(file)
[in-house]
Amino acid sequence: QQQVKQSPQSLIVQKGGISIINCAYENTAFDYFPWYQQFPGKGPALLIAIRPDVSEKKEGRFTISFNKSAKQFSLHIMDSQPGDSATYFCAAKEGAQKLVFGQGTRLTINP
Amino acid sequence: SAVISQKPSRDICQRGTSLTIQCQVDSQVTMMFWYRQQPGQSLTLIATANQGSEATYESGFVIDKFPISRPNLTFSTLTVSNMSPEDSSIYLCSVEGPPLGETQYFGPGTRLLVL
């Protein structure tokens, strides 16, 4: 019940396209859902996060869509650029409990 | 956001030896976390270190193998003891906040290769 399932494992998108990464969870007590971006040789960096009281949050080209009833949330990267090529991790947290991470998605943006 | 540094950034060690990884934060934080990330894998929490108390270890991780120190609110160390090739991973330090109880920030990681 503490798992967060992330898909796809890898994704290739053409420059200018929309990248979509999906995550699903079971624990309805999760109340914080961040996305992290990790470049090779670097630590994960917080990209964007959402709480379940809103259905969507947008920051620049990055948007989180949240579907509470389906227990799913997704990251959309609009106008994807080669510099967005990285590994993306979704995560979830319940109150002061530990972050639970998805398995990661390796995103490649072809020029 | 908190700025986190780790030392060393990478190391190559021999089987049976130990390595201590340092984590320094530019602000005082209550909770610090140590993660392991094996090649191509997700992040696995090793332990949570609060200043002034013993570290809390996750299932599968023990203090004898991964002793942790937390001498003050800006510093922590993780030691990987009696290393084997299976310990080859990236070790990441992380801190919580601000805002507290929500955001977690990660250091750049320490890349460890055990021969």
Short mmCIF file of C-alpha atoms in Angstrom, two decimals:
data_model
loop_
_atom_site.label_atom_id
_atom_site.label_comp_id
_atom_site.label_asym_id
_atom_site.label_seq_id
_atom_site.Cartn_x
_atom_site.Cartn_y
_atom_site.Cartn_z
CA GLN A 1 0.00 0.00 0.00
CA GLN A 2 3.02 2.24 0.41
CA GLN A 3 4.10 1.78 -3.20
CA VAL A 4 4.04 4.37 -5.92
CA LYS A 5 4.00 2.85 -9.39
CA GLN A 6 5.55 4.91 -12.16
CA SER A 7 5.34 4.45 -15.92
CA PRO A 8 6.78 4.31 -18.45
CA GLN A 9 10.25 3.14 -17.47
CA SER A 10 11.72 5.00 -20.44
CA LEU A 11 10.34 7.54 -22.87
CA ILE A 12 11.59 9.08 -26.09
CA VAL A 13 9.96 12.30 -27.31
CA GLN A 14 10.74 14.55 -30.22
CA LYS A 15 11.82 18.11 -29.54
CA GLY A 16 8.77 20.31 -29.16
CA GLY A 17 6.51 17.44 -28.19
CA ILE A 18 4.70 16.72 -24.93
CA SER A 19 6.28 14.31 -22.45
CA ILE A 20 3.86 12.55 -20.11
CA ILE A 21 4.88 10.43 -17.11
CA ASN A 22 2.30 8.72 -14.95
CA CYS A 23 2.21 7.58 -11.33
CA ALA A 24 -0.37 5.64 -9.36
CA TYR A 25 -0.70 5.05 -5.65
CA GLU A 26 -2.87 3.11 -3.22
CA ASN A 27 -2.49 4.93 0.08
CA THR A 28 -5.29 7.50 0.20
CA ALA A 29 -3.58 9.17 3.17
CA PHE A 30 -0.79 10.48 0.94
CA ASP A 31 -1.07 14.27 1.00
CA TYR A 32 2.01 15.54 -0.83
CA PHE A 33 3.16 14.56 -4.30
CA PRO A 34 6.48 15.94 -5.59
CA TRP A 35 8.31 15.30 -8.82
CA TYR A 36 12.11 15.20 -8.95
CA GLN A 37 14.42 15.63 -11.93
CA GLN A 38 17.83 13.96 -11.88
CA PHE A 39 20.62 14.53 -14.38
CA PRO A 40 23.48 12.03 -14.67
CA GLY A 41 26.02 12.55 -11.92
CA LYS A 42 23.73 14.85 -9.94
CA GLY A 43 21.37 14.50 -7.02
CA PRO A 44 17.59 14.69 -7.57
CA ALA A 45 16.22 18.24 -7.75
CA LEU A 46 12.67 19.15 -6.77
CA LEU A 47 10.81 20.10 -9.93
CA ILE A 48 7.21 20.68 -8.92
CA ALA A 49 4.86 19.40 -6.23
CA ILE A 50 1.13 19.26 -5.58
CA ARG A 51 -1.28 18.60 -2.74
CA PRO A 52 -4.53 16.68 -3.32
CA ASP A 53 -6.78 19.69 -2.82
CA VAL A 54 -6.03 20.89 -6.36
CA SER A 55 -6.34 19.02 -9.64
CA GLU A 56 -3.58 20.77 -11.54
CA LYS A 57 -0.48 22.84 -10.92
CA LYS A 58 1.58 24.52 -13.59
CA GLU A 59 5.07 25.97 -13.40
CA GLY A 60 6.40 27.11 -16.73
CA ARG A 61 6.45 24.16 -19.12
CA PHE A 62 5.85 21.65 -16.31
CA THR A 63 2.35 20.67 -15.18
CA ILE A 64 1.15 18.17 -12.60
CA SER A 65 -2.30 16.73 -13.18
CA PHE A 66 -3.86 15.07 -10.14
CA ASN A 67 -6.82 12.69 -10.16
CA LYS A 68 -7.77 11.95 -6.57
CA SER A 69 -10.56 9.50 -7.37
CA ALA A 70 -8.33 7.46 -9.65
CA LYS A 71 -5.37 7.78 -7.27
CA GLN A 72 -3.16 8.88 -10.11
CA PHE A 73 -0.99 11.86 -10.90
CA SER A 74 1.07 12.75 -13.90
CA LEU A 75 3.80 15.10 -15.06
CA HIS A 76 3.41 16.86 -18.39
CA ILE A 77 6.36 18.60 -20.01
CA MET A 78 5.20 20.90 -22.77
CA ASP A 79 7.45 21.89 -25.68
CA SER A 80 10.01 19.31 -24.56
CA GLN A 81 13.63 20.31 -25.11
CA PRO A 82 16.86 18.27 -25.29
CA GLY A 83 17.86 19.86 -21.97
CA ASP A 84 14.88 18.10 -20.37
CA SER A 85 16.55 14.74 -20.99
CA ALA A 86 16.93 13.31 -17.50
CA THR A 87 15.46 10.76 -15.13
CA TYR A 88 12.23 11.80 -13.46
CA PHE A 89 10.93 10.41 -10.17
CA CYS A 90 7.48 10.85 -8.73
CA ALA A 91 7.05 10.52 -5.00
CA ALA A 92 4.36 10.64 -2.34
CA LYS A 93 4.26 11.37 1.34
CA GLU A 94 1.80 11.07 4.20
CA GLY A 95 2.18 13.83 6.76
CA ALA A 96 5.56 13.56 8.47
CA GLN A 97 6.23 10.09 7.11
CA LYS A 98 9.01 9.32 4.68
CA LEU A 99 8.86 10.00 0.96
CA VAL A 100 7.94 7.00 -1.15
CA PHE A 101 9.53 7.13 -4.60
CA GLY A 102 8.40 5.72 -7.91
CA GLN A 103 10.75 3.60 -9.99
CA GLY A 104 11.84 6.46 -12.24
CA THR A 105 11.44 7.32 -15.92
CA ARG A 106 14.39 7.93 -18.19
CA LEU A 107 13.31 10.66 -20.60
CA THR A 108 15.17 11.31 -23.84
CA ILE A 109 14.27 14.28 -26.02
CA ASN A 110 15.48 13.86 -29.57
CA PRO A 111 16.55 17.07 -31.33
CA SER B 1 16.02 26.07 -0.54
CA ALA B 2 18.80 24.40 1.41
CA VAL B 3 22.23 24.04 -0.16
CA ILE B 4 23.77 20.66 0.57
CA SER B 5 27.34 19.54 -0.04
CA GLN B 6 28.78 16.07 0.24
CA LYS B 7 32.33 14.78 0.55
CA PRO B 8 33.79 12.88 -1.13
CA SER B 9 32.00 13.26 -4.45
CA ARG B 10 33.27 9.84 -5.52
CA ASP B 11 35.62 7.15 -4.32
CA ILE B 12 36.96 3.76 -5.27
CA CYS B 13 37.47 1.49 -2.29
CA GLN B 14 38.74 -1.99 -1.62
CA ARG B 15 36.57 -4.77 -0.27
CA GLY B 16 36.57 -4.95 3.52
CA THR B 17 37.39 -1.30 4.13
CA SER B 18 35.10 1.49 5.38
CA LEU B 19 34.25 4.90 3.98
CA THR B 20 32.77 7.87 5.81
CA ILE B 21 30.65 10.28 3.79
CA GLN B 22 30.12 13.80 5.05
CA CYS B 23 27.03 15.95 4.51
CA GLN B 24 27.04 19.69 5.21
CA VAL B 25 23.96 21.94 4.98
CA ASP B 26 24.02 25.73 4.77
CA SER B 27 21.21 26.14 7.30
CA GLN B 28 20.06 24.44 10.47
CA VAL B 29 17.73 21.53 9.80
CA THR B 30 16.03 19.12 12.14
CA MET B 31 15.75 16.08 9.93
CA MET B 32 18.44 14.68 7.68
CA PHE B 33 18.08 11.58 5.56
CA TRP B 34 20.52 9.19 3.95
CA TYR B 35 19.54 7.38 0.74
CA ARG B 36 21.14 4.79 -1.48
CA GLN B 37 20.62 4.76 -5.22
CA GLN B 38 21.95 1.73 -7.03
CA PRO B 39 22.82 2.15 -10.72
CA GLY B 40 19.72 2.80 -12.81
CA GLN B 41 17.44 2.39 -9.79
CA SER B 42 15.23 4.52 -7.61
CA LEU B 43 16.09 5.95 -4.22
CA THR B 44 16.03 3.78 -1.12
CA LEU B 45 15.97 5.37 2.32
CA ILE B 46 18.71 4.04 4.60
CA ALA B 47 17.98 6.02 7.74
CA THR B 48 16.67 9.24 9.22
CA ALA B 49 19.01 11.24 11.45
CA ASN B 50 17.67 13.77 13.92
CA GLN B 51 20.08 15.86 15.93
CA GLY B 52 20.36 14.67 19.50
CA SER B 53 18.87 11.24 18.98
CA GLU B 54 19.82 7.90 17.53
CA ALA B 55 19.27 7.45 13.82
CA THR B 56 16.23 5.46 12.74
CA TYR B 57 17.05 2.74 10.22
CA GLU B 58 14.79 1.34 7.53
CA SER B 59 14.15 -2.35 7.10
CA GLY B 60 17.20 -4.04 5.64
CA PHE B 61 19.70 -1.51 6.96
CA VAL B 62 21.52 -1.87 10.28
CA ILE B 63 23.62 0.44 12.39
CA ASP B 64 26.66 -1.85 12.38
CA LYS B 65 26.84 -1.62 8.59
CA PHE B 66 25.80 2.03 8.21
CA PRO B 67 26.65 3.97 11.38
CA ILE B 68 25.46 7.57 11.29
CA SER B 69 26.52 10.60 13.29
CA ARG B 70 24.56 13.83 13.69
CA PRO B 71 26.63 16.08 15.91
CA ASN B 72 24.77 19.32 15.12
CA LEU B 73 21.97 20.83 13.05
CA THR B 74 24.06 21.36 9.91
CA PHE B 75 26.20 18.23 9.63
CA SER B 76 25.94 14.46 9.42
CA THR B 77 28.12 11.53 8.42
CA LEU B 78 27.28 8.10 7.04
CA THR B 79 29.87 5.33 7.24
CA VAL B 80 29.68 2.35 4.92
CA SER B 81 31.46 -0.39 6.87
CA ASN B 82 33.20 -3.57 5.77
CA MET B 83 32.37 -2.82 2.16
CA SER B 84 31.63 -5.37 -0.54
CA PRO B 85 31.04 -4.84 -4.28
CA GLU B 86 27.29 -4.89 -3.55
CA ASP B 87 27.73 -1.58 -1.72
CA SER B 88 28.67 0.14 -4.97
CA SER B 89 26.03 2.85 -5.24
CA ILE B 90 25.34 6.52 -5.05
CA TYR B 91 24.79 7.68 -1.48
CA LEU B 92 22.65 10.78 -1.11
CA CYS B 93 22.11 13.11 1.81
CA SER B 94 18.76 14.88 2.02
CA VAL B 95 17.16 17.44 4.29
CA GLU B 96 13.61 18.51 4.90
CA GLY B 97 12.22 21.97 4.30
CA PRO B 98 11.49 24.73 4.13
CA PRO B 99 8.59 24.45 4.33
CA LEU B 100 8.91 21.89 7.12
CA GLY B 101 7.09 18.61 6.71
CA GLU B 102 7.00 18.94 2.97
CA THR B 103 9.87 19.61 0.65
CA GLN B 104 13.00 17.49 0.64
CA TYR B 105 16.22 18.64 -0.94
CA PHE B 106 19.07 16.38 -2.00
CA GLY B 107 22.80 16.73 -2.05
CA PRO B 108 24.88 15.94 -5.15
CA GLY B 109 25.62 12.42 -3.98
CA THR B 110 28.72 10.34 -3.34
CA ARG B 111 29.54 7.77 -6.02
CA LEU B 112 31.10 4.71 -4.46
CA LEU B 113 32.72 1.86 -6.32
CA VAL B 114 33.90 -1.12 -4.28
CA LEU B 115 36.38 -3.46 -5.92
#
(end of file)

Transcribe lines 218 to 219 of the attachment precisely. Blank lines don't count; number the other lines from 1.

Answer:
CA CYS B 93 22.11 13.11 1.81
CA SER B 94 18.76 14.88 2.02